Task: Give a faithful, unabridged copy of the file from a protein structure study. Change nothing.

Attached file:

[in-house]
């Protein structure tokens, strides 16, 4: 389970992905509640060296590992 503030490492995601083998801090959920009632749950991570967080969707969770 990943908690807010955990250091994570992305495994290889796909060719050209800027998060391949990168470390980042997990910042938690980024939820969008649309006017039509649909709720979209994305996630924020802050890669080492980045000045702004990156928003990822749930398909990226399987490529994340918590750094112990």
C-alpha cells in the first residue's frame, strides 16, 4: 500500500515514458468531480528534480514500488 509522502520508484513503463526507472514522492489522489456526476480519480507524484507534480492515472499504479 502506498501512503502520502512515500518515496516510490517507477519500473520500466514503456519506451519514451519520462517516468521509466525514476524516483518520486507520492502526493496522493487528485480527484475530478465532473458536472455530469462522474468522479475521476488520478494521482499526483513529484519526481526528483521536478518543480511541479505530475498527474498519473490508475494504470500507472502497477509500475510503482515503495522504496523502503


[in-house]
């Protein structure tokens, strides 16, 4: 389970992905509640060296590992 503030490492995601083998801090959920009632749950991570967080969707969770 990943908690807010955990250091994570992305495994290889796909060719050209800027998060391949990168470390980042997990910042938690980024939820969008649309006017039509649909709720979209994305996630924020802050890669080492980045000045702004990156928003990822749930398909990226399987490529994340918590750094112990």
C-alpha cells in the first residue's frame, strides 16, 4: 500500500515514458468531480528534480514500488 509522502520508484513503463526507472514522492489522489456526476480519480507524484507534480492515472499504479 502506498501512503502520502512515500518515496516510490517507477519500473520500466514503456519506451519514451519520462517516468521509466525514476524516483518520486507520492502526493496522493487528485480527484475530478465532473458536472455530469462522474468522479475521476488520478494521482499526483513529484519526481526528483521536478518543480511541479505530475498527474498519473490508475494504470500507472502497477509500475510503482515503495522504496523502503